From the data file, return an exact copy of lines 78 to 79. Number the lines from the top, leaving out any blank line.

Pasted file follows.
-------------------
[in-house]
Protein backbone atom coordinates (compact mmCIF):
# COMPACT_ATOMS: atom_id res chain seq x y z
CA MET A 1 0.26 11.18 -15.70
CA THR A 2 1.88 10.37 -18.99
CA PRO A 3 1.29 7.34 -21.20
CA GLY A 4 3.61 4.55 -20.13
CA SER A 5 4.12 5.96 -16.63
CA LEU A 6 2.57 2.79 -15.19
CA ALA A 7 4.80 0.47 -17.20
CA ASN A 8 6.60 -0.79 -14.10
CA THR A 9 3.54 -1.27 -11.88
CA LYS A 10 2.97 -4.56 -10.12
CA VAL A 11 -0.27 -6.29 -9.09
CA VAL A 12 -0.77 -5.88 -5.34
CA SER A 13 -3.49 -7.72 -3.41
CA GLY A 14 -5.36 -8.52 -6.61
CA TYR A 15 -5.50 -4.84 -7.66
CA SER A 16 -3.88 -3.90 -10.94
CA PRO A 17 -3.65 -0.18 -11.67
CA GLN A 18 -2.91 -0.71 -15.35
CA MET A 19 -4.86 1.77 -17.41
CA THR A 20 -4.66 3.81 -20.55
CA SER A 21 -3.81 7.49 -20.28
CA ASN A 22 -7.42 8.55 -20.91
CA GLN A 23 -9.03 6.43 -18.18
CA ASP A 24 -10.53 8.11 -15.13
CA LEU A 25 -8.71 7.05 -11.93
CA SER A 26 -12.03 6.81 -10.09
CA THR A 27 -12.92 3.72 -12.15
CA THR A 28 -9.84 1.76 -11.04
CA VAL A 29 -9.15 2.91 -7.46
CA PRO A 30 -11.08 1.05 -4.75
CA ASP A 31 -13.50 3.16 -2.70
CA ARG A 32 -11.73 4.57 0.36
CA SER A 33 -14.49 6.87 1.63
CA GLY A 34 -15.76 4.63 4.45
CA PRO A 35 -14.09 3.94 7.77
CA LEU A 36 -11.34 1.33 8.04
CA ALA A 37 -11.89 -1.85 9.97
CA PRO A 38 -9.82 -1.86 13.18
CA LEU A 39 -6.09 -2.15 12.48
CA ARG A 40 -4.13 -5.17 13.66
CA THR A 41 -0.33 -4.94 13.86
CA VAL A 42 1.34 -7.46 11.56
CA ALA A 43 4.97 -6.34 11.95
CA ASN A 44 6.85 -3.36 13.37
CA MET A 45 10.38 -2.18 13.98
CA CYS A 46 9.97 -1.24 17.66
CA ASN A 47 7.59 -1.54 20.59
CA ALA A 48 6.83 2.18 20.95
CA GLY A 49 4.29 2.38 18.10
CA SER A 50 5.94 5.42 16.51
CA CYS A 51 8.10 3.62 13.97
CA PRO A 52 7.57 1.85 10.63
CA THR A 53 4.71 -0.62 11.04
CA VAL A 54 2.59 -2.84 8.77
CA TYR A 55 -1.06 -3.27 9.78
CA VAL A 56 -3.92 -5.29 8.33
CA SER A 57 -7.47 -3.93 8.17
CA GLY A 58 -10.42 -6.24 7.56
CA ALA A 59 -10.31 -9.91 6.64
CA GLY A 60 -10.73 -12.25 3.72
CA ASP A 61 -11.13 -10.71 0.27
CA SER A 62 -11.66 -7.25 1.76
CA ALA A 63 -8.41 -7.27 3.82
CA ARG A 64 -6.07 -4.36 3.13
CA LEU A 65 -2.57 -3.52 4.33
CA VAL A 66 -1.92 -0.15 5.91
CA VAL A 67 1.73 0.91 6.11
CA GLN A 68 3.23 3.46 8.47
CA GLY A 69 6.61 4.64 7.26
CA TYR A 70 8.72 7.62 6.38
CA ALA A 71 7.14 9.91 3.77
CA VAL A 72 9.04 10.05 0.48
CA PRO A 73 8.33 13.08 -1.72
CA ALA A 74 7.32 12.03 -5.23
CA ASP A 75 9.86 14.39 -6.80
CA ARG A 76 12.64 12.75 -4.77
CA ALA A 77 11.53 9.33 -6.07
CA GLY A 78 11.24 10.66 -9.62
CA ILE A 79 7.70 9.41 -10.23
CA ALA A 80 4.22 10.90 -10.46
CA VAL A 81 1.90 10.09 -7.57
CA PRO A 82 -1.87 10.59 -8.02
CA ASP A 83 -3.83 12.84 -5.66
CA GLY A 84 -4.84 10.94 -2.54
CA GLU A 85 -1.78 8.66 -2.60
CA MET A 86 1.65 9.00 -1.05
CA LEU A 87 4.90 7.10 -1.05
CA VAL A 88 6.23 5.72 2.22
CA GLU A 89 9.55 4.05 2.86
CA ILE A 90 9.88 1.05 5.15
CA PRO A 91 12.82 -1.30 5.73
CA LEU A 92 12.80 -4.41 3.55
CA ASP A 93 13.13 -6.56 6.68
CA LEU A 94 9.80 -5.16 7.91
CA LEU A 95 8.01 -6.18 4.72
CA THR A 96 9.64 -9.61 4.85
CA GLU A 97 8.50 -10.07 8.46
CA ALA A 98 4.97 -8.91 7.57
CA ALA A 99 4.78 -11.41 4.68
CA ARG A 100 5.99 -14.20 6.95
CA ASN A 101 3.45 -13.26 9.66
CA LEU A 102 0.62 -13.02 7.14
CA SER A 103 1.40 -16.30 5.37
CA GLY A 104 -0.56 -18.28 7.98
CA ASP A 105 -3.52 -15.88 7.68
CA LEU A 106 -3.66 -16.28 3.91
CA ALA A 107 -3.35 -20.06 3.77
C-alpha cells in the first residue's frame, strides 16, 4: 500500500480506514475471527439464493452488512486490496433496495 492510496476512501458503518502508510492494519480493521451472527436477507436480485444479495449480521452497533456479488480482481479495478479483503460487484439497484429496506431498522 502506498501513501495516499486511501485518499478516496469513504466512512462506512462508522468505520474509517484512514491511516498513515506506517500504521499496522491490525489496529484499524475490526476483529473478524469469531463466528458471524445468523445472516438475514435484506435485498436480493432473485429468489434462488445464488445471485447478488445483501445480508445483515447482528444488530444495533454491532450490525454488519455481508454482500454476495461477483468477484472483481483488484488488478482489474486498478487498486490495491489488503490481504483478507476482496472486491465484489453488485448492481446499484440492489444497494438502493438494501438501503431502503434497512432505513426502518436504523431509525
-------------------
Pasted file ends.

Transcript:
CA ASP A 75 9.86 14.39 -6.80
CA ARG A 76 12.64 12.75 -4.77